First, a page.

***Note: I received a digital review copy from NetGalley in exchange for an honest review.***
I try my best to keep up with fresh new voices in the world of poetry. I like work that sidles up next to you and punches you in the face when you’re least expecting it, and Kendra Allen does exactly that. The Collection Plate covers so much ground in so limited a frame, one could almost call Allen a magician. Herein lies poems (songs? psalms?) exploring Black girlhood/womanhood, religion (its redemption(s) as well as its confines and strictures), sexual politics, family history, the tyranny of memory, and the line(age)s we cross when we decide who we’re going to be.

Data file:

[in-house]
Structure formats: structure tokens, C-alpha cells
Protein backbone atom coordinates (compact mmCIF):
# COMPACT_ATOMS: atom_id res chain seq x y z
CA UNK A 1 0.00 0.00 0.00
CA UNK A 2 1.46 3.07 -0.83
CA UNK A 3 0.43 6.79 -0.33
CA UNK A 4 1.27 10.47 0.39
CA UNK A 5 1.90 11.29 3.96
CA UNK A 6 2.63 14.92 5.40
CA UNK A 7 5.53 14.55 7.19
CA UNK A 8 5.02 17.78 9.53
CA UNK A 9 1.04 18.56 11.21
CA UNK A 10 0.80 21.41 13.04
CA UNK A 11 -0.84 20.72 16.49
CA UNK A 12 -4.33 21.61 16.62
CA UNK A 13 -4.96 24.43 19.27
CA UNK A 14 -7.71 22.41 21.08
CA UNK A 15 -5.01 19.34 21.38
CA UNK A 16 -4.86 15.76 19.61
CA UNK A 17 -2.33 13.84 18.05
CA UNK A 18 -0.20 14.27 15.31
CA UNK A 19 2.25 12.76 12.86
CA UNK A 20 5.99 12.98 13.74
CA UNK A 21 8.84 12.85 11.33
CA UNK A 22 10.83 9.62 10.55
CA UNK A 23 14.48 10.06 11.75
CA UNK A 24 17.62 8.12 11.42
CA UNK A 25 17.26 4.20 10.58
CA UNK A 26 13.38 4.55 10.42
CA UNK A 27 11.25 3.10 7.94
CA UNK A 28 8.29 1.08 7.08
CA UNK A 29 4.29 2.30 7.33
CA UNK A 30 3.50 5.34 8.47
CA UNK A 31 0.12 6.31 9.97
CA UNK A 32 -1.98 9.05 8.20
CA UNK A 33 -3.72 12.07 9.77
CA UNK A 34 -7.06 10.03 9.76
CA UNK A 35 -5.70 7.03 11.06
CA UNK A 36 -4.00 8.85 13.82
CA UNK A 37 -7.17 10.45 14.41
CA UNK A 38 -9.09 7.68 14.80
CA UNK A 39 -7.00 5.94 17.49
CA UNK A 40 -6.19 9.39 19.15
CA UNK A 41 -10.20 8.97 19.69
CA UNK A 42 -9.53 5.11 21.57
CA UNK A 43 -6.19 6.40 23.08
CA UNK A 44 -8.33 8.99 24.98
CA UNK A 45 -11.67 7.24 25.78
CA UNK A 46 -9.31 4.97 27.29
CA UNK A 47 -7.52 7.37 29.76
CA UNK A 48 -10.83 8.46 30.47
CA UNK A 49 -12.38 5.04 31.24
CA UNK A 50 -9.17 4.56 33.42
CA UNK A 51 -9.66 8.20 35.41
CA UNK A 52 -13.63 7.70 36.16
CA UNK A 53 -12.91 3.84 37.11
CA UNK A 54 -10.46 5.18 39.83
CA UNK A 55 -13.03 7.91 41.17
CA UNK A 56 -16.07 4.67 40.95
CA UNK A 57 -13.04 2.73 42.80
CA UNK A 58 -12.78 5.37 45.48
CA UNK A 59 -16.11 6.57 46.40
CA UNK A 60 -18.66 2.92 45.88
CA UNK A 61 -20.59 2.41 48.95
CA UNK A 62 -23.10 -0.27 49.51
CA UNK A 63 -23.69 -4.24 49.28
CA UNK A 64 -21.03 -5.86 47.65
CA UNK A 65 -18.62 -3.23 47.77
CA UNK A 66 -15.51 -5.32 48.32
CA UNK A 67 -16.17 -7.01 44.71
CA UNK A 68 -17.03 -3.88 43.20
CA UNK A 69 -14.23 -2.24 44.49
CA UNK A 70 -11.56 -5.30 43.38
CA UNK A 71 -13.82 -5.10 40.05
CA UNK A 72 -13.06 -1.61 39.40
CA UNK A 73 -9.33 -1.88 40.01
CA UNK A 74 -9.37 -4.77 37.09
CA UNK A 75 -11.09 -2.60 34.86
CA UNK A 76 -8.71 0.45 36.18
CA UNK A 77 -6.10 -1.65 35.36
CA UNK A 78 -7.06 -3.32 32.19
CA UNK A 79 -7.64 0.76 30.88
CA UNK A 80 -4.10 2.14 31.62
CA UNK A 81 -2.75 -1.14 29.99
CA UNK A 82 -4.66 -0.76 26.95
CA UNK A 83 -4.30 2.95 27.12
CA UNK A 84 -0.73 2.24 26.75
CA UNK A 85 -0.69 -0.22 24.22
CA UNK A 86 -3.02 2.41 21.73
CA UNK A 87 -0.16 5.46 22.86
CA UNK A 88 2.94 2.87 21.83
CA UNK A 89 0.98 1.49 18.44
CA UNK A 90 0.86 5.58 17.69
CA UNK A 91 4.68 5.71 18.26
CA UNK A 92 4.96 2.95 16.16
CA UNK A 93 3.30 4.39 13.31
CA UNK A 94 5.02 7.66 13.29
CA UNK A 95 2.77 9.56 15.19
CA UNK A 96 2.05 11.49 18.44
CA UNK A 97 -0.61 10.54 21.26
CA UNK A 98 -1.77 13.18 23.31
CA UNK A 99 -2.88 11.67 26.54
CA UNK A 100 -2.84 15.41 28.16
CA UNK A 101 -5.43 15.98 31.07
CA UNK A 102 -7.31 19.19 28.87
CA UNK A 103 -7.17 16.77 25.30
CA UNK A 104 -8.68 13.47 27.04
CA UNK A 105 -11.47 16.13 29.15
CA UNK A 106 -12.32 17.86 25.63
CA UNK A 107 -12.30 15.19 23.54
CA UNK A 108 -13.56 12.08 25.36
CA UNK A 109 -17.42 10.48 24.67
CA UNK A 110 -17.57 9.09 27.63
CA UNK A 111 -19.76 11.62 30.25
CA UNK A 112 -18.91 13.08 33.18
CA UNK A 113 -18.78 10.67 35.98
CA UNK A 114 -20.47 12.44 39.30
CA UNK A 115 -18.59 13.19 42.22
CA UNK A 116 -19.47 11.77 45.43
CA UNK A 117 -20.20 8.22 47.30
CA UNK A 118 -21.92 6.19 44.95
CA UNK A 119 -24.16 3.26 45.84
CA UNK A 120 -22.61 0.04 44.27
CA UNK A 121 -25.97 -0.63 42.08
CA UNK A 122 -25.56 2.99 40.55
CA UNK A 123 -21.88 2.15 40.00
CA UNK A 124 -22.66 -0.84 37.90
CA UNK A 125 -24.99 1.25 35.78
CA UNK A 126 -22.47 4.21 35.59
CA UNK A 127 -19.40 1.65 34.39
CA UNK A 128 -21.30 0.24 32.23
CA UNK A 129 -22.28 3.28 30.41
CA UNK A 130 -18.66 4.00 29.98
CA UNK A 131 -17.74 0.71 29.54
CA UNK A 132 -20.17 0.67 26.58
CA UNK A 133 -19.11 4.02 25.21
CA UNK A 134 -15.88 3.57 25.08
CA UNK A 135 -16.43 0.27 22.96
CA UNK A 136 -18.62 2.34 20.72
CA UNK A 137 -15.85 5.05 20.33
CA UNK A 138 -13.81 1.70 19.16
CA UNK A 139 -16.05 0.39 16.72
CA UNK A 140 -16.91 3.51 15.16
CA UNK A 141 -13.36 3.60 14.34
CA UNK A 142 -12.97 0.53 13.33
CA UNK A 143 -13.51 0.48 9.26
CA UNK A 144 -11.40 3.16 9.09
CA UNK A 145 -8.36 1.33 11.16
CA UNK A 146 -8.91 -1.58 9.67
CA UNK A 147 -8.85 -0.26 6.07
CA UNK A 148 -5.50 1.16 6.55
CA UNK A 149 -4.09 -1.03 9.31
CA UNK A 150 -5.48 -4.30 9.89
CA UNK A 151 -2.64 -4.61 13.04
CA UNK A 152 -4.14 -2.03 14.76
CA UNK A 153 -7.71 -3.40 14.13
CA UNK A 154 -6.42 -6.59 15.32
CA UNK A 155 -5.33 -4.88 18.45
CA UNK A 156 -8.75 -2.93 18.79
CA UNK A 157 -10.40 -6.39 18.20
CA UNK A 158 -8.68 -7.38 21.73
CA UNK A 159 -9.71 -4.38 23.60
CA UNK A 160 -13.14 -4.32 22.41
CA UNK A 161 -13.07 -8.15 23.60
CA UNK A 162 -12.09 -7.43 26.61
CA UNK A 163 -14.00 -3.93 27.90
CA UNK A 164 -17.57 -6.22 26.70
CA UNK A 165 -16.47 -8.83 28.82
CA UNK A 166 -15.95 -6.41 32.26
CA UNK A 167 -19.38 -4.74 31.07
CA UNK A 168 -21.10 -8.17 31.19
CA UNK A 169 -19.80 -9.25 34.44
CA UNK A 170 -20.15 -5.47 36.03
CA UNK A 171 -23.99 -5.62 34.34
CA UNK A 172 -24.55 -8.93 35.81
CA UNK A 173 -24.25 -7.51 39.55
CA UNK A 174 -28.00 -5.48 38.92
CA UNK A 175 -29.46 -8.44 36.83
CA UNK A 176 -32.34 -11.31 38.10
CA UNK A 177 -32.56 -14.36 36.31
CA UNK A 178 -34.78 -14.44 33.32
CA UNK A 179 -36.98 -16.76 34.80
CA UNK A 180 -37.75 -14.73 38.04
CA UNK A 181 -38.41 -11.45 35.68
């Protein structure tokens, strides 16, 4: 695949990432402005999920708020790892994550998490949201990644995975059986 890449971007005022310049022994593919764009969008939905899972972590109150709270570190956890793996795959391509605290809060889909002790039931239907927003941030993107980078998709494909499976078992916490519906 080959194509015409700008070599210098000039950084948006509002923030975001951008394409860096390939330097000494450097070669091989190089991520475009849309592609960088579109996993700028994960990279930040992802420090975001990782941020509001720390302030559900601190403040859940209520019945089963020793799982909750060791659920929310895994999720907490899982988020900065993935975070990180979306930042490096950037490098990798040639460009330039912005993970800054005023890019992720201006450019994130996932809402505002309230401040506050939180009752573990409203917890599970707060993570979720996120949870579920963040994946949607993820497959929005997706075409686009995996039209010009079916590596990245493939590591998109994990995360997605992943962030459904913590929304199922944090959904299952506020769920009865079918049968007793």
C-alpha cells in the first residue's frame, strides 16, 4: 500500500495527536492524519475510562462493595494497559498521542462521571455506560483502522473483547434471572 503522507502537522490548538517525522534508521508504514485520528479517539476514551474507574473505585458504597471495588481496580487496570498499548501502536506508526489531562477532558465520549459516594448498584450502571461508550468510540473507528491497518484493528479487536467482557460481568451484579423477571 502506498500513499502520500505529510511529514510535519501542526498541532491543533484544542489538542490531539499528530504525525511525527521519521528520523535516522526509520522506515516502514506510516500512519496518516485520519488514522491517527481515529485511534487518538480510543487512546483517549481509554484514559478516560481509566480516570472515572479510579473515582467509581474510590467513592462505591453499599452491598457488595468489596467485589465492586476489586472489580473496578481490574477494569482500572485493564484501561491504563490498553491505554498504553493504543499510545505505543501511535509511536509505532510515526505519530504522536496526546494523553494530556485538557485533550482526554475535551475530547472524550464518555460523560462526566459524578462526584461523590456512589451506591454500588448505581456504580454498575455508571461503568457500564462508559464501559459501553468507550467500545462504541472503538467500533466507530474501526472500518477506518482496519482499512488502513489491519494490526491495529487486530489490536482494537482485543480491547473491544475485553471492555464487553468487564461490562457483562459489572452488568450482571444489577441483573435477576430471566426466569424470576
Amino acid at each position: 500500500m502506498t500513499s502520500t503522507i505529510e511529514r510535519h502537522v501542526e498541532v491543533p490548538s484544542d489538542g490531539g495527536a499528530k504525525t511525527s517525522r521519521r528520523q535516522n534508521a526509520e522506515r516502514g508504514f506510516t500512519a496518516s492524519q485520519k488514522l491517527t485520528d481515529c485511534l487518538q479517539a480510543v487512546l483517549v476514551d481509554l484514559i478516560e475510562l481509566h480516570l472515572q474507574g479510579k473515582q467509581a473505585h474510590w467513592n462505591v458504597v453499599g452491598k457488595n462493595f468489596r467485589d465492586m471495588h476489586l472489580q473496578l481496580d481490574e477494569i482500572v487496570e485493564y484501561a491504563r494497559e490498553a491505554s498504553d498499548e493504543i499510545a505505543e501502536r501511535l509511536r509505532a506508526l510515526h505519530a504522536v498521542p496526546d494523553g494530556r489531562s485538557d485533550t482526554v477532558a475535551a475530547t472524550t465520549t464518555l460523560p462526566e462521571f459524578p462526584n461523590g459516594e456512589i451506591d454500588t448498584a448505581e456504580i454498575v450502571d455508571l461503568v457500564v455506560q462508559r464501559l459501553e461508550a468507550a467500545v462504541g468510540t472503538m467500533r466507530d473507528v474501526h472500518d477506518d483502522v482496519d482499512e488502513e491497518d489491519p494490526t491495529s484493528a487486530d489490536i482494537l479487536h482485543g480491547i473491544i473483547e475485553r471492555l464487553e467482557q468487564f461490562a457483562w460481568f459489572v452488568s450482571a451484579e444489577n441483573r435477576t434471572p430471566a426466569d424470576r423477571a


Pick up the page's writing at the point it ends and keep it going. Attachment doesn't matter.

the pastor is our uncle and our uncle di- / vests me of my volition / back on land / I drip / I dribble, I cough up / who I shoulda beenFrom “Evening service”
How does one even begin to analyze works this explosive? Poets don’t often compare religious ceremonies, in this case baptism, to a divestiture of one’s own free will, but Allen does so with aplomb and an assuredness that rings true for anyone familiar with charismatic faith traditions.
I don’t want to distract from the beauty of this collection with an overabundance of my own commentary, so I’ll just leave it with you like this: I’ve already bought my own copy so I can read it again and again. And again.
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